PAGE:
21. 21. Conclusion and RecommendationsPaper-free, paper-less, less-paper…? Yes, it seems that some progress is being made, particularly in largerorganizations. We looked at the physical space savings that this can produce, and an all-electronic filing policy couldsave nearly 8% of office space within 5 years. And there are, of course, environmental benefits associated with less Industrypaper, less photocopying and less printing. WatchBut the big reason to head paper off at the door is to prevent it clogging up processes and to mobilize its content.Improved access and sharability to other staff, faster response to customers, and better process productivity are thethree big gains. In particular, our respondents estimated that on average their use of scanning and capture improvedthe speed of response to customers, suppliers, citizens or staff by 6 times or more – a dramatic improvement tocompetitively in a world that is only too ready to publicize poor service. Funneling incoming mail through a digitalmailroom enhances this benefit, ensuring that all customer or supplier correspondence is immediately available tohelp desks, sales staff and teleworkers - and this concept lends itself to both in-house and outsourced provision.Overall we saw a return on investment of 18 months or less for over half of our respondents.We also found many ways in which paper leaks back into the office. Apart from the inevitable personal printing ofemails, we found procedural shortcomings where PDF and faxed invoices are printed out – and then sometimesscanned in again; where scanning takes place at the end of the process rather than at the beginning; wheredocuments are photocopied before scanning; and where documents that have been successfully scanned are storedin the office rather than being destroyed, or at least, warehoused. - dream or reality? The Paper Free OfficeFinally, we took a glimpse at the impact of the explosion in mobile devices and their increasing capability to scan andcapture paper forms, or to provide direct data input to back-office processes.RecommendationsI Audit your processes to see where paper slows throughput, adds process steps, or restricts transparency and reporting.I In particular, examine your customer (or supplier or staff) response mechanisms to see if physical mailings or paper processing are slowing things down, restricting visibility, or paralleling electronic communications paths.I Look at how physical handling of incoming mail site-by-site might better be centralized, processed in higher volume, and distributed electronically.I If you are already using scanning, consider how much “closer to the door” you could be going electronic, and how that might transform who does the subsequent processing and where they might be located.I Evaluate the latest technology for capturing data from forms and invoices, and look to process a higher proportion of your documents automatically.I Consider using a bureau or DPO, especially if you are concerned about capital outlay, fluctuating volumes and overall risk. Don’t assume that basic DPO will be cheaper, but ensure that they add value by taking on as much of the down-stream processing as possible.I Aim to scan documents or capture data as close to the source as possible – in the branch office, on the shop floor, in the field or at the customer’s premises.I Brainstorm how the capabilities of modern mobile devices – portable scanners, smartphones, tablets and specialist devices – could transform your processes by eliminating elapsed time, lost forms, poor data, and re- keying.I Pick just one of these areas and test out the business case. Chances are it will show a good enough return on its own, with other applications and benefits enhancing the potential return.© 2012 AIIM - The Global Community of Information Professionals 20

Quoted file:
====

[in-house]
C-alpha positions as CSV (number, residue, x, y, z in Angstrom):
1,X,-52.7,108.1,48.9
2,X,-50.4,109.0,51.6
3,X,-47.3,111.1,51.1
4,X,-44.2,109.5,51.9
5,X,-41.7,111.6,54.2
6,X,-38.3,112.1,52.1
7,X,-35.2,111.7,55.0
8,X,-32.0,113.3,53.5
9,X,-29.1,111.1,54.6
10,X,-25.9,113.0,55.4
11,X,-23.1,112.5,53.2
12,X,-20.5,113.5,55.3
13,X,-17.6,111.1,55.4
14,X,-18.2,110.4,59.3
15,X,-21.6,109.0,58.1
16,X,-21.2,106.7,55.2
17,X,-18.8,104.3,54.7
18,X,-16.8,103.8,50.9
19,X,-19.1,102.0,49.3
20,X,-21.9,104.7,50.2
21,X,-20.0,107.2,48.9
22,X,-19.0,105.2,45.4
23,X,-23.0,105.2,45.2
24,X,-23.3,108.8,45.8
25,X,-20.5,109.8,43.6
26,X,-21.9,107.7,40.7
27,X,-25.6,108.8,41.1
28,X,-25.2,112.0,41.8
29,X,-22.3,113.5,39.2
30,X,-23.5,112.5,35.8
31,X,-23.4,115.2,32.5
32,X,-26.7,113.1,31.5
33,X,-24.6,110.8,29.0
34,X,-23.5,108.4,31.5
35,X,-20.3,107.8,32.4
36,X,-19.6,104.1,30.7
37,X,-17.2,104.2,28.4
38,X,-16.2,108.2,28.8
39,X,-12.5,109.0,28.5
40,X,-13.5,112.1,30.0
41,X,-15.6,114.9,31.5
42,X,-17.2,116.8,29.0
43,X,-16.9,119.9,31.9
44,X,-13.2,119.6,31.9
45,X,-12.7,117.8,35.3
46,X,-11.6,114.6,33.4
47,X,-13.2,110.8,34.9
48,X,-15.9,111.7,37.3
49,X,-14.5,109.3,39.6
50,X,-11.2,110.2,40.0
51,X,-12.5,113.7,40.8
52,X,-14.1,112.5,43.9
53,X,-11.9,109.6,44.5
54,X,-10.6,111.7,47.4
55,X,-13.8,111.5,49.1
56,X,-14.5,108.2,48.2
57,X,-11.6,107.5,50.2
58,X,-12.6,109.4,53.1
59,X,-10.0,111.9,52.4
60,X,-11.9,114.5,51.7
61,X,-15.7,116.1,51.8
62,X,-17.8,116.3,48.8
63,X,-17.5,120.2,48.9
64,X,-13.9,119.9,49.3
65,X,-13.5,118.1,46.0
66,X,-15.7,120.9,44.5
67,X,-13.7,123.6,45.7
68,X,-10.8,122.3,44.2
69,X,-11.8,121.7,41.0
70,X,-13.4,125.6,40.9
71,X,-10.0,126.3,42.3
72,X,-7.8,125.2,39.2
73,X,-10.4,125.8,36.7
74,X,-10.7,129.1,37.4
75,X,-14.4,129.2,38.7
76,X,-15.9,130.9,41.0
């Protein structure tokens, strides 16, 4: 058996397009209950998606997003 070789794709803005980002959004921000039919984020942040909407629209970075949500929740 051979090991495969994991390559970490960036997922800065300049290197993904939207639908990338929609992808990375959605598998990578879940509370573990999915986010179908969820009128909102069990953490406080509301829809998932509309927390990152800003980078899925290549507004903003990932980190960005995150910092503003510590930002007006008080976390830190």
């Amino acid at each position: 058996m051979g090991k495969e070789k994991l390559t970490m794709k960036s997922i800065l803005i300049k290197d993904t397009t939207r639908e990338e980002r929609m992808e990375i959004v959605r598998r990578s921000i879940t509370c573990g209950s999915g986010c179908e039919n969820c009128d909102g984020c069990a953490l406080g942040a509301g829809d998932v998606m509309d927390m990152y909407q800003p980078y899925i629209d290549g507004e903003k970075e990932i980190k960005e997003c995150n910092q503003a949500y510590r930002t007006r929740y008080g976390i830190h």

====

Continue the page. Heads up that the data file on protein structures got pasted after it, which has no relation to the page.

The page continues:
22. 22. Appendix 1: Survey DemographicsSurvey Background Industry477 individual members of the AIIM community took the survey between Nov 30, 2011, and Jan 03, 2012 using aWeb-based tool. Invitations to take the survey were sent via email to a selection of the 65,000 AIIM community Watchmembers.Organizational SizeSurvey respondents represent organizations of all sizes. Larger organizations over 5,000 employees represent 23%,with mid-sized organizations of 500 to 5,000 employees at 43%. Small-to-mid sized organizations with 10 to 500employees constitute 33%. 41 respondents from organizations with less than 10 employees have been eliminated from over 10,000 11-100 emps, 14% emps, 13% 5,001- 10,000 emps, 9% - dream or reality? The Paper Free Office 101-500 emps, 21% 1,001-5,000 501-1,000 emps, 32% emps, 11%the results.Geography69% of the participants are based in North America, with most of the remainder (22%) from Europe. Central/ S.America, 2% Australasia, 2% Eastern Europe, Asia, Far East, Russia, 2% 1% Middle East, Africa, S.Africa, 4% Western Europe, 9% UK & Ireland, 11% US, 56% Canada, 13%© 2012 AIIM - The Global Community of Information Professionals 21